- ${DOCKERCONFDIR}/pleroma/uploads:/pleroma/uploads
      - postgres
    restart: unless-stopped
      - SYS_PTRACE
    image: postgres:9.6
    container_name: postgres
      - PGID=${PGID}
      - PUID=${PUID}
      - TZ=${TZ}
      - /etc/localtime:/etc/localtime:ro
      - ${DOCKERCONFDIR}/postgresql/pg_data:/var/lib/postgresql/data
      - ${DOCKERCONFDIR}/postgresql/root:/root
      - 5432:5432
    restart: unless-stopped
      - SYS_PTRACE
      driver: bridge
          - subnet:
version: "2.4"

While this isn't the full configuration file, these are the parts which allow Pleroma to function. As noted above I already have a PostgreSQL instance and a pre-existing network created for my Docker stack. You should also note that I use some variables here, mostly in the environment and volumes sections for each container. You can use them too, or swap them out for their "real" values. I'd recommend using the variables with an .env file, but it's up to you.

PostgreSQL Setup

The first thing I do is create a new PostgreSQL user for Pleroma:

psql -U superuser -h localhost -p 5432

You'll want to change out 'superuser' for a user which can create users within PostgreSQL. The follow will create a database for Pleroma, a PostgreSQL user and allow access to the new database for that user.


It appears the database setup processes creates an EXTENSION, so you'll need to provide your PostgreSQL user with the superuser permission. You can do so by running the following:


File System Setup

Once setting up PostgreSQL has been completed, you'll want to setup your uploads folder. I've set mine up at /home/jimmy/.docker/config/pleroma/uploads. Next, I setup a folder where I will build the Pleroma Docker image. I've done this at /home/jimmy/.docker/builds/pleroma. Within that directory, I create a new Dockerfile and place the follow contents into it:

FROM elixir:1.9-alpine

ENV UID=911 GID=911 \


RUN apk -U upgrade \
    && apk add --no-cache \
       build-base \

RUN addgroup -g ${GID} pleroma \
    && adduser -h /pleroma -s /bin/sh -D -G pleroma -u ${UID} pleroma

USER pleroma
WORKDIR pleroma

RUN git clone -b develop /pleroma \
    && git checkout ${PLEROMA_VER}

COPY config/secret.exs /pleroma/config/prod.secret.exs

RUN mix local.rebar --force \
    && mix local.hex --force \
    && mix deps.get \
    && mix compile

VOLUME /pleroma/uploads/

CMD ["mix", "phx.server"]

This Dockerfile is different than the one provided by the above linked GitHub respository. The difference is the first line. I am utilizing a newer version of elixer which is required. If you do not use this you will likely see the following error in your logs when trying to startup your Pleroma instance:

15:38:00.284 [info] Application pleroma exited: exited in: Pleroma.Application.start(:normal, [])
    ** (EXIT) an exception was raised:
        ** (RuntimeError) 
            !!!OTP VERSION WARNING!!!
            You are using gun adapter with OTP version, which doesn't support correct handling of unordered certificates chains. Please update your Erlang/OTP to at least 22.2.
            (pleroma) lib/pleroma/application.ex:57: Pleroma.Application.start/2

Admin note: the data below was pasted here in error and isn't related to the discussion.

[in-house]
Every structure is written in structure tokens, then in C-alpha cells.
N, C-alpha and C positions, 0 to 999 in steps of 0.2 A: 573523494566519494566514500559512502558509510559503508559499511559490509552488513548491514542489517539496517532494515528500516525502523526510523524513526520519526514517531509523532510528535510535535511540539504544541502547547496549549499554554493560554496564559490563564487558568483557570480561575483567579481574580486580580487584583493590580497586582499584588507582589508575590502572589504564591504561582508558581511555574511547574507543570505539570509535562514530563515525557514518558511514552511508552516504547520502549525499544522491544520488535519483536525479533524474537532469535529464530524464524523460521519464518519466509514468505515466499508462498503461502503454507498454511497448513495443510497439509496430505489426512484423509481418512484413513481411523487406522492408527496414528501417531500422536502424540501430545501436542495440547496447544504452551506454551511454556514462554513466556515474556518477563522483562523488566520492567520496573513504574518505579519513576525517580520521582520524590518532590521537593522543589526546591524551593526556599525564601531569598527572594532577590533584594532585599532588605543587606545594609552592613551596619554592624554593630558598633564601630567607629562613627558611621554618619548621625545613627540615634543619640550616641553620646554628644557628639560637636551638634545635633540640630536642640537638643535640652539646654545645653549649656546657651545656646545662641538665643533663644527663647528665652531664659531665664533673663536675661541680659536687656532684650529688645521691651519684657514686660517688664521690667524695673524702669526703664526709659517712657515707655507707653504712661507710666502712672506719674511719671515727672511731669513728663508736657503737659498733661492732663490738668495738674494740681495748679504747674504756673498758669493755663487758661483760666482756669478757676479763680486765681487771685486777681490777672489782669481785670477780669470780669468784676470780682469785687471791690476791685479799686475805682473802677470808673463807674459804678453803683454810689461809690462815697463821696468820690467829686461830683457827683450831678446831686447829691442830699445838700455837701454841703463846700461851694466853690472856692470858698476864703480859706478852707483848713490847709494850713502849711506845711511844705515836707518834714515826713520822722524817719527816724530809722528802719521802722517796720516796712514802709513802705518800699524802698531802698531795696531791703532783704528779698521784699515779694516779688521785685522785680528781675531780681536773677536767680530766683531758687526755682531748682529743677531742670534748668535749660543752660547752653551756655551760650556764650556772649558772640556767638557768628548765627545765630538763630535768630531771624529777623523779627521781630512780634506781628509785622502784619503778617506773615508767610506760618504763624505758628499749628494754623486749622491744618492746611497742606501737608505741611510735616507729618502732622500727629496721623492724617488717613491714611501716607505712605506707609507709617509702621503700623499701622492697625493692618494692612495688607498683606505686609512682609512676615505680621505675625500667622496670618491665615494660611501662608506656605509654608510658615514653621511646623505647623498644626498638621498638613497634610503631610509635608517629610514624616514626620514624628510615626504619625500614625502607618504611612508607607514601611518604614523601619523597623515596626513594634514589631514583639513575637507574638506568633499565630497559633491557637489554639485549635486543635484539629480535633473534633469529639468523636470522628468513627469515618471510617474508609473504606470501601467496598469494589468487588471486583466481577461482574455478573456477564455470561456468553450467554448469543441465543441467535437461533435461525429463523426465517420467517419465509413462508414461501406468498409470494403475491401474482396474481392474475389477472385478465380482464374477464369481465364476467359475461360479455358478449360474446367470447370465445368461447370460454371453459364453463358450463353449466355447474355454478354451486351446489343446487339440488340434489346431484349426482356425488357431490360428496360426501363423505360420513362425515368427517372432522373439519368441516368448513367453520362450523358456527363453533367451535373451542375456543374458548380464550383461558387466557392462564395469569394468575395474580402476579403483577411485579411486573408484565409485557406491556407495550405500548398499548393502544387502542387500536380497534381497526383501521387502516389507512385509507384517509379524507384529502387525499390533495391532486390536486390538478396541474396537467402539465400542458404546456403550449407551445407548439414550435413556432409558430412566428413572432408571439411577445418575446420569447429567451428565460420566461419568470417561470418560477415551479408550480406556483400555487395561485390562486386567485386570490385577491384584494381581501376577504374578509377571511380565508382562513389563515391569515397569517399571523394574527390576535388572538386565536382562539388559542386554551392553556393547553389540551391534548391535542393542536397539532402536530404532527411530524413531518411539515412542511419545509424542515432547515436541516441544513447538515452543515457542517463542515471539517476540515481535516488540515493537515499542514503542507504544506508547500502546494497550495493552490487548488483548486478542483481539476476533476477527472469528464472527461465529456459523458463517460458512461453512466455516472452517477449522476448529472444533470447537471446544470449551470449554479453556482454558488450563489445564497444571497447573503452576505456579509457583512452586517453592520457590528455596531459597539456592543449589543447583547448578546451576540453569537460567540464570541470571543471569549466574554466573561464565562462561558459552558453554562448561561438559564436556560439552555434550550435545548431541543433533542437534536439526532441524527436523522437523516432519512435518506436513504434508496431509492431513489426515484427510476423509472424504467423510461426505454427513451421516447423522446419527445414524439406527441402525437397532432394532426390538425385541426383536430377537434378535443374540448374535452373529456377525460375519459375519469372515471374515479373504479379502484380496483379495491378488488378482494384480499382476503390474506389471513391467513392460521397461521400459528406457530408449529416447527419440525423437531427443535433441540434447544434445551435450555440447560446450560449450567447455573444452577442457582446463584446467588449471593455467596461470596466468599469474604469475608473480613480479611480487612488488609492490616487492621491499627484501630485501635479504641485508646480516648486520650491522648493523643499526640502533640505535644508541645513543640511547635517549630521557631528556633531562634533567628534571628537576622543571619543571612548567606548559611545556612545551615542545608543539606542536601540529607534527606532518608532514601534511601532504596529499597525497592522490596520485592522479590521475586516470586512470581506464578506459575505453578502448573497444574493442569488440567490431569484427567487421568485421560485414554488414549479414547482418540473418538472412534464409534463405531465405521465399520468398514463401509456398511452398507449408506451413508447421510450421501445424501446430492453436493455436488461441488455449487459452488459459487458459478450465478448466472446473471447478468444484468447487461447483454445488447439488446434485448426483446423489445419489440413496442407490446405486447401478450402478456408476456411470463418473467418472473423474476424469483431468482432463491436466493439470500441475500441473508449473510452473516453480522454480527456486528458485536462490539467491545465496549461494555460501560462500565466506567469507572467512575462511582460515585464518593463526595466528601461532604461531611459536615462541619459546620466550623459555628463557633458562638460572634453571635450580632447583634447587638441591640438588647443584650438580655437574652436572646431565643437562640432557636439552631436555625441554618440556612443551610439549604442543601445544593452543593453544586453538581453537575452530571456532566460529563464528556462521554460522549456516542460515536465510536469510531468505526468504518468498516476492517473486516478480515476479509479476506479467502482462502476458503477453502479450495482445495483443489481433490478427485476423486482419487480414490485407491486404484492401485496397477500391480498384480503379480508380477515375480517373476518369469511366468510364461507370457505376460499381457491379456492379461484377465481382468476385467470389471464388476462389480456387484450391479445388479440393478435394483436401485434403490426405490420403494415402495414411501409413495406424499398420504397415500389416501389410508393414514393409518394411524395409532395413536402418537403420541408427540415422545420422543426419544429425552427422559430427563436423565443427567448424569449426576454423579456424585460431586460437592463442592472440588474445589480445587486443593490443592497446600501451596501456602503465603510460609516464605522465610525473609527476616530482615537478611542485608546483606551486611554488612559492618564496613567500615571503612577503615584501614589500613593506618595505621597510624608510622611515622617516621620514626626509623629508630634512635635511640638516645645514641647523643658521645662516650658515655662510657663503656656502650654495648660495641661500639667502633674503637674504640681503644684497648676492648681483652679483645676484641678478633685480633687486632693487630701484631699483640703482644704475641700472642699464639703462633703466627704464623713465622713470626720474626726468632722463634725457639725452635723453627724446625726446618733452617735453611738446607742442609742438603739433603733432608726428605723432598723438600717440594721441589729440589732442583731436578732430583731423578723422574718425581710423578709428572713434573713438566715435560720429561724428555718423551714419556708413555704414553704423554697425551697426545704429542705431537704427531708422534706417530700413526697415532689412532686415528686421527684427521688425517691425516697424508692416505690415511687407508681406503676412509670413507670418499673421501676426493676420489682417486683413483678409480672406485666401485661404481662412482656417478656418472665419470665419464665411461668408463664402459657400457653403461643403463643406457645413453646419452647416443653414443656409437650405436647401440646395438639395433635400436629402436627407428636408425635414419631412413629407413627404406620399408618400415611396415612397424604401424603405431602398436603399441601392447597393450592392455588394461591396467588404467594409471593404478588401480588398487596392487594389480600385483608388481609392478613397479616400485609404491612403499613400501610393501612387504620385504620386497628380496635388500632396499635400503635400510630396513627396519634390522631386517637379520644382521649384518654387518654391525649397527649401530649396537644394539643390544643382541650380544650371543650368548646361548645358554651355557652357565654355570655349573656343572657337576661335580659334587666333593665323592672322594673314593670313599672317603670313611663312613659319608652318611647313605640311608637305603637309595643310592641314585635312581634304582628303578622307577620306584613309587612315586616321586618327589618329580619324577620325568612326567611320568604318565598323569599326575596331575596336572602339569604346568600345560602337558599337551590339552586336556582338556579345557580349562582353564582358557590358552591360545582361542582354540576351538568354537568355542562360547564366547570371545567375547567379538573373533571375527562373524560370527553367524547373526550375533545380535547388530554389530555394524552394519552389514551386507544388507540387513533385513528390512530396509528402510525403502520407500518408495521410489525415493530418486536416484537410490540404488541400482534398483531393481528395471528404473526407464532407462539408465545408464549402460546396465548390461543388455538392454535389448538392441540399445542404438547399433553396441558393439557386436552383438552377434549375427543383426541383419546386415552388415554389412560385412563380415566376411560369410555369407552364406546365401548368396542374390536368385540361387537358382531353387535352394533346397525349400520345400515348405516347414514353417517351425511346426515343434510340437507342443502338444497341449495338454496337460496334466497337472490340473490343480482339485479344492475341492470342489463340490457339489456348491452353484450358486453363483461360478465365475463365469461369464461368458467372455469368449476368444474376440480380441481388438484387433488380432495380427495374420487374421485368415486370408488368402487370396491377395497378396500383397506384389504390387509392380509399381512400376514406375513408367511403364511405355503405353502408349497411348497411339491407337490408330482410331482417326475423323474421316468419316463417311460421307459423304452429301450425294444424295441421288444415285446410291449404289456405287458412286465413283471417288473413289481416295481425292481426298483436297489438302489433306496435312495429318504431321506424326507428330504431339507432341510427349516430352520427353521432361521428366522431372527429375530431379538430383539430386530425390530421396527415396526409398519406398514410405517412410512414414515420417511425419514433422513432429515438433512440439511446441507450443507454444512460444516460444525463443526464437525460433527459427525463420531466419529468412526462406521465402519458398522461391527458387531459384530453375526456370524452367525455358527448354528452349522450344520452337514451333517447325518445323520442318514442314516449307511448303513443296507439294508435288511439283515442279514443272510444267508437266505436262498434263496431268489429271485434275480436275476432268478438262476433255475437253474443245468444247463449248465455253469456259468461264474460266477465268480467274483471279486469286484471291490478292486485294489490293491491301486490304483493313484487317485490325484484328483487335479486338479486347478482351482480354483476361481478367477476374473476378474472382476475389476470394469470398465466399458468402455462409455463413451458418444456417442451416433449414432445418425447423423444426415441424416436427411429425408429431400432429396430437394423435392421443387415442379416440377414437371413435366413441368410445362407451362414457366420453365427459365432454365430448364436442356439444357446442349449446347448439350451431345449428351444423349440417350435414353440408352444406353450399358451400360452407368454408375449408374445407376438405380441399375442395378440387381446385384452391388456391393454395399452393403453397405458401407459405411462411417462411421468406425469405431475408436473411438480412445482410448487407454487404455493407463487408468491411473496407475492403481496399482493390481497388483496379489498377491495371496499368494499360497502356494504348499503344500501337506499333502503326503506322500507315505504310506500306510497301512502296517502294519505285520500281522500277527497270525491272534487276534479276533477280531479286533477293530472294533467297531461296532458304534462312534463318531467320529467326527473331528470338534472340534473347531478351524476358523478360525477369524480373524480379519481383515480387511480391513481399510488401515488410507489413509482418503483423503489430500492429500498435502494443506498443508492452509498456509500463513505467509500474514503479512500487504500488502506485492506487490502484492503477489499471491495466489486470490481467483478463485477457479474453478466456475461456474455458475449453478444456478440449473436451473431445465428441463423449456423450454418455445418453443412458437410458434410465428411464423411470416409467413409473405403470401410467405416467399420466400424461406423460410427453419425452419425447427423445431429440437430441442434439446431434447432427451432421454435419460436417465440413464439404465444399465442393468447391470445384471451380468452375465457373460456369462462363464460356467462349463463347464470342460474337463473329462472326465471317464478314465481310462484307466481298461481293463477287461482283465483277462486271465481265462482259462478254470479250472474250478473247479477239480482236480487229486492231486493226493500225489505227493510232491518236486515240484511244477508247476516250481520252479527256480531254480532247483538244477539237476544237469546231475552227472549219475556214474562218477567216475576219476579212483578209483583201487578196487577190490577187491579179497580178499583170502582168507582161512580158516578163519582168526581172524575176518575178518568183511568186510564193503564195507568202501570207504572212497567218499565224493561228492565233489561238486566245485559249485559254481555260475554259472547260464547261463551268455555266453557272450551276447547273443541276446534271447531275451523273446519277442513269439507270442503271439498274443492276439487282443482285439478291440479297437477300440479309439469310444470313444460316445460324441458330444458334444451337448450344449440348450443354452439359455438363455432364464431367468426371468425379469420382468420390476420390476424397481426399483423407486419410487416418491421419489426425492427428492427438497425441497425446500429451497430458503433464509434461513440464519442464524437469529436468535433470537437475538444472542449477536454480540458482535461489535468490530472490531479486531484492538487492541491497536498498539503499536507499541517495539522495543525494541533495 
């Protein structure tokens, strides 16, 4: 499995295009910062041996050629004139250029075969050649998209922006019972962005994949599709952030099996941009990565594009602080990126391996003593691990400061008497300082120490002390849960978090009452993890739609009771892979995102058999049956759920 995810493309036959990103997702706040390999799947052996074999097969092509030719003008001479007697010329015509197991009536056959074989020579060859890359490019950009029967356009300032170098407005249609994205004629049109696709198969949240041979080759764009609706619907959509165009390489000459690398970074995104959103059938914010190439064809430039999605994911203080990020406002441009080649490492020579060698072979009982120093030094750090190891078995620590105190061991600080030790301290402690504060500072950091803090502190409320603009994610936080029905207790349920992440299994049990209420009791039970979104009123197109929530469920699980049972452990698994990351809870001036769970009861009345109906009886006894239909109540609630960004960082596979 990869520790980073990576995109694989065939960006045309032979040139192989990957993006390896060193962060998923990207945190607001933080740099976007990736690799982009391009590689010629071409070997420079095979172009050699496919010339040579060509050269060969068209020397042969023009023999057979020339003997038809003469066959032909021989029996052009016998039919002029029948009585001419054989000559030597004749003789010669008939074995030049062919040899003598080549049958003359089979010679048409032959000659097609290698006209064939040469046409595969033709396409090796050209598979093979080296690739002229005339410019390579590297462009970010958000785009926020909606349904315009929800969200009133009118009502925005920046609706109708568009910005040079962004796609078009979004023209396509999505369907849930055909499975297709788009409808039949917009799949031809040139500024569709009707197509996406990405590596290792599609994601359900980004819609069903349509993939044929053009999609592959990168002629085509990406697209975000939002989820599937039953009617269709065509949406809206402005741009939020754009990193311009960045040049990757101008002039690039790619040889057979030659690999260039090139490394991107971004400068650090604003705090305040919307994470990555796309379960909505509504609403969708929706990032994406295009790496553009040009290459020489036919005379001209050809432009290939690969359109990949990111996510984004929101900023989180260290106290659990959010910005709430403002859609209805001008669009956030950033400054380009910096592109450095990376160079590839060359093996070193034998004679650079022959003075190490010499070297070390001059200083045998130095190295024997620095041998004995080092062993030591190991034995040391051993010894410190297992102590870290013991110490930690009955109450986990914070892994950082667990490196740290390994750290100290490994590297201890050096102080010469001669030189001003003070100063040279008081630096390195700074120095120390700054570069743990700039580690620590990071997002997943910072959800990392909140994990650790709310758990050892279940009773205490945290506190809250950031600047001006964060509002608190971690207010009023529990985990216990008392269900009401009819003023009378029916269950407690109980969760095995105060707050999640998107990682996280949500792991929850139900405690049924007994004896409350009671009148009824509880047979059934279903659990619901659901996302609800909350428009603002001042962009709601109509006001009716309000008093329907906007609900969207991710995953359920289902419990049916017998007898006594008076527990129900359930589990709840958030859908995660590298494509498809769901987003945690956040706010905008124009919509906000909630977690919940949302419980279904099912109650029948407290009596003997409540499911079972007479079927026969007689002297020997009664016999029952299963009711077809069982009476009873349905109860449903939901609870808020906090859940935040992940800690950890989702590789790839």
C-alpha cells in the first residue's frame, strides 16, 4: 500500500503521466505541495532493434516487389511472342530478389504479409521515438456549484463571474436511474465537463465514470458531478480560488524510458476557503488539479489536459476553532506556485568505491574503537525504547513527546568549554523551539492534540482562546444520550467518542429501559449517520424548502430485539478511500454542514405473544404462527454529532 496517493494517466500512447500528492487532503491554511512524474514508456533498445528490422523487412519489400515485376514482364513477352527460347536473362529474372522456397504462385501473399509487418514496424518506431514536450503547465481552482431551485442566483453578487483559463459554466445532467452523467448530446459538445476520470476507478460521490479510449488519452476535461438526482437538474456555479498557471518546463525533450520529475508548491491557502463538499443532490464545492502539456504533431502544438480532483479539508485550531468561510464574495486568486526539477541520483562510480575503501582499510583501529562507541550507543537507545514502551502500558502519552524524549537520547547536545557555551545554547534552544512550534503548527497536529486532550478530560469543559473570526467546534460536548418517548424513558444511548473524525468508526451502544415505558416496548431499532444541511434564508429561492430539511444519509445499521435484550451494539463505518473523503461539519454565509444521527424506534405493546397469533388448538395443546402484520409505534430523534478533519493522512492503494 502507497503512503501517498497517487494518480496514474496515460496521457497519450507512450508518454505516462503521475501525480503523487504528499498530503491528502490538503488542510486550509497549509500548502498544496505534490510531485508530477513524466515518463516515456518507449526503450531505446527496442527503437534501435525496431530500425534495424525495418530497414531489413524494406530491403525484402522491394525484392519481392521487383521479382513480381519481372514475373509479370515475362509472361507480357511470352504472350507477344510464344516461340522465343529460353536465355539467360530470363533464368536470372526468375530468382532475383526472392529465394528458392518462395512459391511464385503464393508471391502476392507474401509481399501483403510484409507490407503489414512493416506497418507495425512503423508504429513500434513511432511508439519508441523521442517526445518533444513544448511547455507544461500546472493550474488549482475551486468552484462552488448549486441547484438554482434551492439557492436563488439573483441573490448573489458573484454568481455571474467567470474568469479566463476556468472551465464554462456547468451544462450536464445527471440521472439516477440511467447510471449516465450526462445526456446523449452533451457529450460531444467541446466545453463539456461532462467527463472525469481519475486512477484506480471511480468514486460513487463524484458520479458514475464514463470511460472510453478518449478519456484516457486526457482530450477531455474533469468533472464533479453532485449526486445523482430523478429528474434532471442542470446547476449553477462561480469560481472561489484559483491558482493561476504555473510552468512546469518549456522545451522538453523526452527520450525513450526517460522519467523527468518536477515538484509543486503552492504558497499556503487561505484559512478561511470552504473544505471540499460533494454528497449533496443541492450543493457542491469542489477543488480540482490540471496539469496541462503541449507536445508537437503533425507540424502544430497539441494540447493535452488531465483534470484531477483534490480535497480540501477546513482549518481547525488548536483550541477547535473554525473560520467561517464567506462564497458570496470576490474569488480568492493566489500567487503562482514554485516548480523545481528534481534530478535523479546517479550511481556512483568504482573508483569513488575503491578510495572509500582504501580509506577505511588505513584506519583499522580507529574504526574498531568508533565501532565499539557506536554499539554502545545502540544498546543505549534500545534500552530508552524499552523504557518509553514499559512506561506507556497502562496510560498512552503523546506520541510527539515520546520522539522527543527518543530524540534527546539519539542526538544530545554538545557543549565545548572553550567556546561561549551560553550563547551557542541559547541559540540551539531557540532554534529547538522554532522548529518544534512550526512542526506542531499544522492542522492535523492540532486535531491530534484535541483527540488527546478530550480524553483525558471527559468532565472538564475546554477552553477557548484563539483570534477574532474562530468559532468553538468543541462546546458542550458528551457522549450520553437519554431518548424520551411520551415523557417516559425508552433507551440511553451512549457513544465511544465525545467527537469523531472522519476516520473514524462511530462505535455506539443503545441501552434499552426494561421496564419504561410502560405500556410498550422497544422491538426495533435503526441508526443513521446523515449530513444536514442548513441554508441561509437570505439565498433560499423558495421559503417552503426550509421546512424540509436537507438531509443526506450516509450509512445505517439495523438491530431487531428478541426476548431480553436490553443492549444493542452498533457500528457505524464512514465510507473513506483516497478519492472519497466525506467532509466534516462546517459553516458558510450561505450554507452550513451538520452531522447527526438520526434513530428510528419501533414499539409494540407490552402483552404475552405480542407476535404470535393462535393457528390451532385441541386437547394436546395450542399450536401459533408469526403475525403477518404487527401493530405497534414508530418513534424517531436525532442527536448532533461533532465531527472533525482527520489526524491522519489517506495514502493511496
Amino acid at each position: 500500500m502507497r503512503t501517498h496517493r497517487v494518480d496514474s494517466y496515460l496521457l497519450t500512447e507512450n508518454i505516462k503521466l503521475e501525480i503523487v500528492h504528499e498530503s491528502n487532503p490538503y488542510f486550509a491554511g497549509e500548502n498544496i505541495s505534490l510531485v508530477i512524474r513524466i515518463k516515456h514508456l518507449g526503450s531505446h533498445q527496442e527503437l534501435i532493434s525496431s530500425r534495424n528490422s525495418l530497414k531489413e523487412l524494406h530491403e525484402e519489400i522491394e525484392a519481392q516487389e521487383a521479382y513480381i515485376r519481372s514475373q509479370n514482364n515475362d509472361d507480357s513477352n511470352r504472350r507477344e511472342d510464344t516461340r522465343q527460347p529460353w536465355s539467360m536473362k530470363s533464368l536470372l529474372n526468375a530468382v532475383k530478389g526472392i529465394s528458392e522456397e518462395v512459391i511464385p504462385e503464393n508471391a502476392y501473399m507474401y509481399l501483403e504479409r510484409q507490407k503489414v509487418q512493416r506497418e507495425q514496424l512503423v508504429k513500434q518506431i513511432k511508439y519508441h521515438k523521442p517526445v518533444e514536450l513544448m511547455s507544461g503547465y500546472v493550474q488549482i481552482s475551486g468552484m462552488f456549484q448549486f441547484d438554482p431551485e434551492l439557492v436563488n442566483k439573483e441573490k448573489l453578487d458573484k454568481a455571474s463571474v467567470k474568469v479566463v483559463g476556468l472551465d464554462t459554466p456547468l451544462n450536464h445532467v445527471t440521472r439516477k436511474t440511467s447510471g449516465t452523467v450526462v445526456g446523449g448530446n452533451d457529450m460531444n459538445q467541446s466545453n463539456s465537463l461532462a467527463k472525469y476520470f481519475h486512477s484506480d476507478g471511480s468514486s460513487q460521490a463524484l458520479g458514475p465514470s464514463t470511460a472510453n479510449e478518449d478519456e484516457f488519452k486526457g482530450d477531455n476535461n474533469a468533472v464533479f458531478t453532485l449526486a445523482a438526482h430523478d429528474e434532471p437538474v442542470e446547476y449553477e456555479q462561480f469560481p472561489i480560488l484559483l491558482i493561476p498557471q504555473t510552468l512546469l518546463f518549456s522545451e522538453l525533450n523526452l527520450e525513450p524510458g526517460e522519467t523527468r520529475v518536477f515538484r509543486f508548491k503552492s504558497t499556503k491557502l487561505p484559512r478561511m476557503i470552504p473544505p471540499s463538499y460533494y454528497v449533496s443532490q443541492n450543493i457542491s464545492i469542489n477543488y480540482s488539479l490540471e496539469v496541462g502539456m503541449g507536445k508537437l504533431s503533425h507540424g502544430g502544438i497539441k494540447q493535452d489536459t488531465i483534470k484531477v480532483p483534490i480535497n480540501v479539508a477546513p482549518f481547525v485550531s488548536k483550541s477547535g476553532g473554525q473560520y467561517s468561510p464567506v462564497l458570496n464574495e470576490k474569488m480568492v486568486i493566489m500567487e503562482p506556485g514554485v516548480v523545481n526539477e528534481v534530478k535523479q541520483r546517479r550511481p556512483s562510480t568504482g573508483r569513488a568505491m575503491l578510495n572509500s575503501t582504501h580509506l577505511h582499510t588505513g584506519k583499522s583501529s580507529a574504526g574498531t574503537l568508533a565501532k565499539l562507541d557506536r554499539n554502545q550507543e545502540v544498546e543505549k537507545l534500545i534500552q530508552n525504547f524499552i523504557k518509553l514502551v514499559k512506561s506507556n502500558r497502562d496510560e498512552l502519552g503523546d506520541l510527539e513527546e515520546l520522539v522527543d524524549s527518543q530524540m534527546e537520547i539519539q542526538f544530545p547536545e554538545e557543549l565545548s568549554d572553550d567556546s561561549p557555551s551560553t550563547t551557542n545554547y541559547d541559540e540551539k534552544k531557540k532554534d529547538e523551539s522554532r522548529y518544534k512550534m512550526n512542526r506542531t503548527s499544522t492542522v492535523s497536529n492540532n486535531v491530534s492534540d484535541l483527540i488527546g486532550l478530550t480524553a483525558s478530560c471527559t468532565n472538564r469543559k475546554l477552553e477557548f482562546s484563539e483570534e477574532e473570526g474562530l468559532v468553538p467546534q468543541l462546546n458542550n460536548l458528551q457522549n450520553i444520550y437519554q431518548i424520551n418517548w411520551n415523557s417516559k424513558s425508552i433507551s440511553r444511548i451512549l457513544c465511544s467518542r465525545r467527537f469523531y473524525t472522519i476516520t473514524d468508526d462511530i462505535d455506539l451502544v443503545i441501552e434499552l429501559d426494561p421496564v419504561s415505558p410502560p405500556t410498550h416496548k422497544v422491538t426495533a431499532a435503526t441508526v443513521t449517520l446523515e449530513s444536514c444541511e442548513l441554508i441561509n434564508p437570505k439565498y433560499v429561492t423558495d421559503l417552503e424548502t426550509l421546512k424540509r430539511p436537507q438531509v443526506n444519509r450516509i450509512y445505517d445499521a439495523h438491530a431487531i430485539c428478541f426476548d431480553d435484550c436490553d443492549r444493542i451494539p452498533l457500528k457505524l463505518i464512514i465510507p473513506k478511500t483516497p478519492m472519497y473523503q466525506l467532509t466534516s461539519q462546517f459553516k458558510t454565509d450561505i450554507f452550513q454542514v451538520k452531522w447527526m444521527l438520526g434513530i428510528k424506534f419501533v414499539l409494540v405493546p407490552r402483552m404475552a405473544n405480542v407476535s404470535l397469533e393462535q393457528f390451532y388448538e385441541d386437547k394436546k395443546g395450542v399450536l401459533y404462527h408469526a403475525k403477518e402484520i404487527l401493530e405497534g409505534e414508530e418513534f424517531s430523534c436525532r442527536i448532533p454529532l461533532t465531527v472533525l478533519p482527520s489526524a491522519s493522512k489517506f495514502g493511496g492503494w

(kernel) application_master.erl:277: :application_master.start_it_old/4
15:38:22.720 [info]  SIGTERM received - shutting down

Next create a config folder within your builds/pleroma directory. For example, my full path is /home/jimmy/.docker/builds/pleroma/config. Within there create a file called secret.exs. Open this file in your favorite text editor and paste in the following:

use Mix.Config

config :pleroma, Pleroma.Web.Endpoint,
   http: [ ip: {0, 0, 0, 0}, ],
   url: [host: "pleroma.domain.tld", scheme: "https", port: 443],
   secret_key_base: "<use 'openssl rand -base64 48' to generate a key>"

config :pleroma, :instance,
  name: "Pleroma",
  email: "admin@email.tld",
  limit: 5000,
  registrations_open: true

config :pleroma, :media_proxy,
  enabled: false,
  redirect_on_failure: true,
  base_url: "https://cache.domain.tld"

# Configure your database
config :pleroma, Pleroma.Repo,
  adapter: Ecto.Adapters.Postgres,
  username: "pleroma",
  password: "pleroma",
  database: "pleroma",
  hostname: "postgres",
  pool_size: 10

Ensure that you update the host in the url line, the secret_key_base, the name, email, and the database information. Save and exit the file.

Building The Pleroma Docker Image

Alright, so with your Dockerfile and Pleroma configuration files in place we need to build the image! While in the same directory as your Dockerfile, run the following command:

docker build -t pleroma .

This may take a few minutes to complete. Once completed we need to setup the database within PostgreSQL. This is another reason I am putting together this guide, because using the command from the other GitHub repository will not work.

docker run --rm -it --network=main_static pleroma mix ecto.migrate

That will take 30-45 seconds to run. Once completed we need to generate our web push keys. Use the following command in order to do so:

docker run --rm -it --network=main_static pleroma mix web_push.gen.keypair

Copy the output from the above command, and place it at the bottom of your config/secret.exs file. Now we need to rebuild the Pleroma Docker image again with this new configuration, so do so using:

docker build -t pleroma .

You should be all set now! You just need to run docker-compose up -d and it should get everything started up. If all went well you should see something similar to:

Pleroma Instance

Updating Your Pleroma Instance

So you've got your instance up and running but how about keeping it up to date! Fortunately this is relatively easy as well! Just go into the directory with your Pleroma Dockerfile and run the following commands:

docker stop pleroma
docker build --no-cache -t pleroma .
docker run --rm -it --network=main_static pleroma mix ecto.migrate

Now run docker-compose up -d and a new container will be created with your newly built image!


Made with by Jimmy B.